A total 77.5% of the patients were white, 9.7% were Black and 7.6% were Hispanic. During the period studied, 295 patients identified as white had security called on them and 66 patients identified as Black had security called on them during their first admission. As a percentage of patients, a total 2.8% of Black patients were subject to security responses — nearly twice the 1.6% rate for white patients.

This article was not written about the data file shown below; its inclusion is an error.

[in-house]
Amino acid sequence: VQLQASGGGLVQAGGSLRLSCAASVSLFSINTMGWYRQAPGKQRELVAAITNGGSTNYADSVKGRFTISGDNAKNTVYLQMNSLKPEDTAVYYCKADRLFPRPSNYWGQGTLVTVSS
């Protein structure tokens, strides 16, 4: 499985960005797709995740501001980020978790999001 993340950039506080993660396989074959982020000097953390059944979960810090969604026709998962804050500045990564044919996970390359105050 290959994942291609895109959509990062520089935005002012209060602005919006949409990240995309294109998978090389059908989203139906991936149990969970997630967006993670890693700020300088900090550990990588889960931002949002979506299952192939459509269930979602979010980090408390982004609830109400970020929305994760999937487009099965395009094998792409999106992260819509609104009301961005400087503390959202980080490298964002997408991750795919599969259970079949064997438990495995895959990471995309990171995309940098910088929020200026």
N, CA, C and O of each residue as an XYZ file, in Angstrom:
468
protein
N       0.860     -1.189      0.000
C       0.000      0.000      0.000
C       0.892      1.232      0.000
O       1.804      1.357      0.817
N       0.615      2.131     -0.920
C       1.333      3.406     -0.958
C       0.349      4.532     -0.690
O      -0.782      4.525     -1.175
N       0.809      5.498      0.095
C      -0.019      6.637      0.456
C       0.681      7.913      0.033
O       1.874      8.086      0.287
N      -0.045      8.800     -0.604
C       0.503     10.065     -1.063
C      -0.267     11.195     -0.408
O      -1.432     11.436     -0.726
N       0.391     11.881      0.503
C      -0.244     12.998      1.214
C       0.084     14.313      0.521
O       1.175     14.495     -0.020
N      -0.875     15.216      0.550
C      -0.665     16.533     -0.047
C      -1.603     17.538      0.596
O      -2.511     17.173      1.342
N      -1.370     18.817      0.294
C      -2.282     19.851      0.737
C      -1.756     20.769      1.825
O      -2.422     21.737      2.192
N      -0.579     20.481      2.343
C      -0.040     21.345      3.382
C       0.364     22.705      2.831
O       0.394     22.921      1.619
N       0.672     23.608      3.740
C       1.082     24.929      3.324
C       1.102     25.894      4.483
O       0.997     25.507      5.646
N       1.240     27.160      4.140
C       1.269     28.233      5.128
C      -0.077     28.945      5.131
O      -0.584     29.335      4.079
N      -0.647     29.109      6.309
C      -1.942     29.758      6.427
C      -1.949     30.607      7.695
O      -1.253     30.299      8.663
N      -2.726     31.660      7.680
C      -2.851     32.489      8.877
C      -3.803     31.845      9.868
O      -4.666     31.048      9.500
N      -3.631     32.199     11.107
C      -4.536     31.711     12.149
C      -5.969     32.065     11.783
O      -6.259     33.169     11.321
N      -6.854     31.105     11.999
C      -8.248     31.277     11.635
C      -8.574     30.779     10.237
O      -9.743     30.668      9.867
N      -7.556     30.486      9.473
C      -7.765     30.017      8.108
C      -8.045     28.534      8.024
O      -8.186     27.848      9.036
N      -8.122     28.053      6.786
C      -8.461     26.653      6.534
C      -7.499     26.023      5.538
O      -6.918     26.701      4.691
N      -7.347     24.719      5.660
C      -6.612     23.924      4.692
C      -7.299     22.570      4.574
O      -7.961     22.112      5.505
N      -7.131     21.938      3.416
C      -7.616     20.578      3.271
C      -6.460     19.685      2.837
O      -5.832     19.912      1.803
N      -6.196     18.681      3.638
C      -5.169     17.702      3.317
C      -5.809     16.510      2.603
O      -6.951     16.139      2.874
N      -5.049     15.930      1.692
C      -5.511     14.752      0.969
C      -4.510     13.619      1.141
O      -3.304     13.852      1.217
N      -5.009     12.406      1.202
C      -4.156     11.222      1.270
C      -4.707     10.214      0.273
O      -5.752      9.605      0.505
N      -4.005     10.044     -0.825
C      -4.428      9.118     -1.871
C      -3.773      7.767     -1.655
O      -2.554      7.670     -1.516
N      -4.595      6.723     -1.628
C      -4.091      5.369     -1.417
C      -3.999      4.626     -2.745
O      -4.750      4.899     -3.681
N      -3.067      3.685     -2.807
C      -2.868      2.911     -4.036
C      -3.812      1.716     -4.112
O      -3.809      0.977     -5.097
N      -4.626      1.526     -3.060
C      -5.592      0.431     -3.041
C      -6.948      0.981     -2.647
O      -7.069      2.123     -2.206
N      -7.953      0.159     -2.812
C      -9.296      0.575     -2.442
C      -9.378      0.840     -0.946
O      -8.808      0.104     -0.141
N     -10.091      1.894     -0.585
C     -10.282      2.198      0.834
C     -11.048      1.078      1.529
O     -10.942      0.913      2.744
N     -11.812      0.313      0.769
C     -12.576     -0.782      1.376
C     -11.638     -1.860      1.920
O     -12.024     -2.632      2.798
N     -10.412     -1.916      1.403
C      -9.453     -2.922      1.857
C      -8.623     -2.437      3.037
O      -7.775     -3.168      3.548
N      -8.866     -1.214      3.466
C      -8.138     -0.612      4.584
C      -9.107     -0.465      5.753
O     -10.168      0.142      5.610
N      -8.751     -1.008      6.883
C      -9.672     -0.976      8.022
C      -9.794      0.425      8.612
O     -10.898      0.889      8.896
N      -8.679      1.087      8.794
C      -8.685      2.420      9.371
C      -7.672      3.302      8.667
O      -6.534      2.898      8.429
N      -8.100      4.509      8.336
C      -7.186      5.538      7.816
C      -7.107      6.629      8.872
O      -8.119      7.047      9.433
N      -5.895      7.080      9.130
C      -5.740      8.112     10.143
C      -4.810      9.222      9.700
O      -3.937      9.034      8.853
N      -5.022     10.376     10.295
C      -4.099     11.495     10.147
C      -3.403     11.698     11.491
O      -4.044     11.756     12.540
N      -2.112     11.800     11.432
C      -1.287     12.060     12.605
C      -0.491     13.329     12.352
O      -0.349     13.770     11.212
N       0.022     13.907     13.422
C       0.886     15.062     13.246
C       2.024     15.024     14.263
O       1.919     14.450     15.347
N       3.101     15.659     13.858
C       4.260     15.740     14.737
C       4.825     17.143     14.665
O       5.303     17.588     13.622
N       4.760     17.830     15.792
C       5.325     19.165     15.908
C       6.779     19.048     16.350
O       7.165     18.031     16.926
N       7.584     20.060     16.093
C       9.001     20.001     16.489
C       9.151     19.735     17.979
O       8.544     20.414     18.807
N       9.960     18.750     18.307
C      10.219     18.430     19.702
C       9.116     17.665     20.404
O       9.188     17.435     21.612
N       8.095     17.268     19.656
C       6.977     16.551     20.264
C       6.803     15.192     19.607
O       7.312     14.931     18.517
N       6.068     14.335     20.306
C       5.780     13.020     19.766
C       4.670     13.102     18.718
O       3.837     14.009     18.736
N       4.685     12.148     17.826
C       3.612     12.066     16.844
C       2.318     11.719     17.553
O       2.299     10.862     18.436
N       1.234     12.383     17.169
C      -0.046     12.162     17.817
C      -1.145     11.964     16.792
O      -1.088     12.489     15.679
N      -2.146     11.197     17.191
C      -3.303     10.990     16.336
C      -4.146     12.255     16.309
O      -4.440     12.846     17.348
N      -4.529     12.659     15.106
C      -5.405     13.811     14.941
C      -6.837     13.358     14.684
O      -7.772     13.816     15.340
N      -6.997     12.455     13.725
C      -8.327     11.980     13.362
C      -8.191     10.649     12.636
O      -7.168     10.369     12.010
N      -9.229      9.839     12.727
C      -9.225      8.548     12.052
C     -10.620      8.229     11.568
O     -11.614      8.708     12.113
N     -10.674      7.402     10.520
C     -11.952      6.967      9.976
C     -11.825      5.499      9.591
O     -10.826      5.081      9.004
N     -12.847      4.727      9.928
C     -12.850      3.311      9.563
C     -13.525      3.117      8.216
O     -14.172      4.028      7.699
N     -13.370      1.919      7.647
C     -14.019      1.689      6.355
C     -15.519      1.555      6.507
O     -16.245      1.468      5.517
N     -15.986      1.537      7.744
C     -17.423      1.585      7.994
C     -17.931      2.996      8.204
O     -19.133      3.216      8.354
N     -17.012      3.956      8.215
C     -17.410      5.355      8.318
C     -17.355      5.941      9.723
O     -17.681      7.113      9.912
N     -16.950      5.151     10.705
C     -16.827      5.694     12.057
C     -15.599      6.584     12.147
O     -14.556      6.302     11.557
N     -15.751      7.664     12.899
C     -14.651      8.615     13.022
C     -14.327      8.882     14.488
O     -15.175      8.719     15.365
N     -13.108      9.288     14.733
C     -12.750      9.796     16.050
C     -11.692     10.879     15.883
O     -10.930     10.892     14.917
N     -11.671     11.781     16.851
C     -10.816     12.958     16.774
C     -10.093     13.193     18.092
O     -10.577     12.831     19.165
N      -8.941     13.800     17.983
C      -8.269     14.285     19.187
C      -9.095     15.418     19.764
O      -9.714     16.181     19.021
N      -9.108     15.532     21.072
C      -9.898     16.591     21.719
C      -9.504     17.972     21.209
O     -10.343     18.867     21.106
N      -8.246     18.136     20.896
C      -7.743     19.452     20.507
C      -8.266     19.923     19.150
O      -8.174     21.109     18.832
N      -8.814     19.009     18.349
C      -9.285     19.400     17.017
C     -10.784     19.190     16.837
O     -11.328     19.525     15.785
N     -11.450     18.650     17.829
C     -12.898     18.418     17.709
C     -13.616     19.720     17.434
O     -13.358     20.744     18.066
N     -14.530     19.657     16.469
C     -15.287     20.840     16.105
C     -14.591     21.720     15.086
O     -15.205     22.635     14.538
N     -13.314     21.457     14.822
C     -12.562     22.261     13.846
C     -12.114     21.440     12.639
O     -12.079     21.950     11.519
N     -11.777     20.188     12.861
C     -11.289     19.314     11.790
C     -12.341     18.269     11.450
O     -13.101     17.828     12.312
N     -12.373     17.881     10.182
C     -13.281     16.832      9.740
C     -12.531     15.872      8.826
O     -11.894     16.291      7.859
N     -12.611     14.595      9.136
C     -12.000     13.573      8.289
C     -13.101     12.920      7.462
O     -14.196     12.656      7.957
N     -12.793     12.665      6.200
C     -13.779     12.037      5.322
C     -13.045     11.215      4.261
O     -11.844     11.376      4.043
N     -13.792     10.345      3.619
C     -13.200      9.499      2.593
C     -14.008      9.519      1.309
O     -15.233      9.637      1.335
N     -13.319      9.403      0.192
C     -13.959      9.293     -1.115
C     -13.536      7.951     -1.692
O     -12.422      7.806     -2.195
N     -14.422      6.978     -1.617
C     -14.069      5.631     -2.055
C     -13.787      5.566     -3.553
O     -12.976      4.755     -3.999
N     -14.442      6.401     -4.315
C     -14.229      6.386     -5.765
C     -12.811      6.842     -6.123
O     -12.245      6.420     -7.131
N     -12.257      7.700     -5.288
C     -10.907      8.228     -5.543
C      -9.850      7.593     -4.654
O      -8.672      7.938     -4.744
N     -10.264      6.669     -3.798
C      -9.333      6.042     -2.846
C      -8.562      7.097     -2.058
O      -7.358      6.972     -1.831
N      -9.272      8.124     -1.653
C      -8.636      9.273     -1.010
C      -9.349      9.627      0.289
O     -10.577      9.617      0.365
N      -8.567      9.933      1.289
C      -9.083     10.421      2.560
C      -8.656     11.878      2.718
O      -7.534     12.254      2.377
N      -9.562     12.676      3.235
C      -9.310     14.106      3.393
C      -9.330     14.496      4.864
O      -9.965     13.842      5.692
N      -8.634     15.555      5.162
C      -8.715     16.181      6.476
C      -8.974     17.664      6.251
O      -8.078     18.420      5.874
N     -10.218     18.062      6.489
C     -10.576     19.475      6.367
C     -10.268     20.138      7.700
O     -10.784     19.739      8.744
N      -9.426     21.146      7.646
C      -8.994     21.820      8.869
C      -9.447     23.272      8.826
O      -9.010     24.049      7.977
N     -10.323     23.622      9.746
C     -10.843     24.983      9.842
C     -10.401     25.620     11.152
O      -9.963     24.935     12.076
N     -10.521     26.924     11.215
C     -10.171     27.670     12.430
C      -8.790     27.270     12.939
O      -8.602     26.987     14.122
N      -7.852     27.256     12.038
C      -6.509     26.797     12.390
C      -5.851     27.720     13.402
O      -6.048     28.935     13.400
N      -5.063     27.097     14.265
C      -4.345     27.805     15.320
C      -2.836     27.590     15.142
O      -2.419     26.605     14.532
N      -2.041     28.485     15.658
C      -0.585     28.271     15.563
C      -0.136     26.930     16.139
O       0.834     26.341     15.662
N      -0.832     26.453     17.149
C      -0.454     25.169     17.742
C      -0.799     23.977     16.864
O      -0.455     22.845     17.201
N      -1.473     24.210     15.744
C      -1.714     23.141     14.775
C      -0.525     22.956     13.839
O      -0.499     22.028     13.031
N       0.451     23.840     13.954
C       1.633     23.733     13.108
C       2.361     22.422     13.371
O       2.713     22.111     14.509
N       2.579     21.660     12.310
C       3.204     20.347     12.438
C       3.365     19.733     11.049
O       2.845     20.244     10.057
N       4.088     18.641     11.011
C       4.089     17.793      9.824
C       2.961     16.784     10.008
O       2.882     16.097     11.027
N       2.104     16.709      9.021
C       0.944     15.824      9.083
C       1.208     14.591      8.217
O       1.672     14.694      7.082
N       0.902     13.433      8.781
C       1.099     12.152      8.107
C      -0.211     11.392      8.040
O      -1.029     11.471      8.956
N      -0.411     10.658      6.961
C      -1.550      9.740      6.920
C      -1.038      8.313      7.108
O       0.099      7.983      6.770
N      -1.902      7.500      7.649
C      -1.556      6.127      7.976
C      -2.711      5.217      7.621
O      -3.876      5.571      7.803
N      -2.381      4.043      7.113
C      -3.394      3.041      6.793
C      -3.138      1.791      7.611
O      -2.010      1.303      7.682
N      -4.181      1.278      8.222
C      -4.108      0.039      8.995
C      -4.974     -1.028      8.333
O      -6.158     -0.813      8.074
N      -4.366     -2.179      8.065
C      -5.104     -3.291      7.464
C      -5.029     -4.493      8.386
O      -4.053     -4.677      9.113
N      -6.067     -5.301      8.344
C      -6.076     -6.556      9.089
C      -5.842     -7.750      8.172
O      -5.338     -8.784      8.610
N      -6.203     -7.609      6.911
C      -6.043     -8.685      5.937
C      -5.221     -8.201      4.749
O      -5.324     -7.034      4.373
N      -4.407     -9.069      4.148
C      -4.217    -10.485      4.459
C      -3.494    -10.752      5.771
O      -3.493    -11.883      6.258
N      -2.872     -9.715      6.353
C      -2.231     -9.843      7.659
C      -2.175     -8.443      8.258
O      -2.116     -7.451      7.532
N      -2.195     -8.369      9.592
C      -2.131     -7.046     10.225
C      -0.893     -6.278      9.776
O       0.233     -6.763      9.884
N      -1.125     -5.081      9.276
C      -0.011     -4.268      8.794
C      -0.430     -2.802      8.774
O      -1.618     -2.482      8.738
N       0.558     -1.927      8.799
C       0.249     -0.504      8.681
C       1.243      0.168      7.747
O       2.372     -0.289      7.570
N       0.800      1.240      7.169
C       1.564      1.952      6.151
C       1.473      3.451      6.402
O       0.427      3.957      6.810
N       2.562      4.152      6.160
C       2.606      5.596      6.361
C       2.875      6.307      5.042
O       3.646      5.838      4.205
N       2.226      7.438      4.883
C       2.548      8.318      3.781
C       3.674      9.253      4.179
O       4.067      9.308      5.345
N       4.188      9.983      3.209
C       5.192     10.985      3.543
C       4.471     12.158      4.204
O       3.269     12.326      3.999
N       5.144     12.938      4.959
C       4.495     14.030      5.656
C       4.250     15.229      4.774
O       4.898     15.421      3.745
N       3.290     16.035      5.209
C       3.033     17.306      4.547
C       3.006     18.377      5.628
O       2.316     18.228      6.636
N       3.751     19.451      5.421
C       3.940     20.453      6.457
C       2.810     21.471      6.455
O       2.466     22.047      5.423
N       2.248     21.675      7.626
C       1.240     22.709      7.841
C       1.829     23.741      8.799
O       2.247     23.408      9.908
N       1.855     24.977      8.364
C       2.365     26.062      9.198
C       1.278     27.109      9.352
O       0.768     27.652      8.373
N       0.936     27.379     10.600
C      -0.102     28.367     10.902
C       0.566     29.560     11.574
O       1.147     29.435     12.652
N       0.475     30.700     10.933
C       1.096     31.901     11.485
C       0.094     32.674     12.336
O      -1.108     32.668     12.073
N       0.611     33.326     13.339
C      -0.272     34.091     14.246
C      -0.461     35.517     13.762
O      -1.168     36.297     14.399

“Black patients had higher odds of a SER compared to white patients,” the study concluded. “No significant differences were found between Hispanic and non-Hispanic patients. Future efforts should focus on assessing the generalizability of these findings, the underlying mechanisms driving these inequities, and effective interventions to address them.”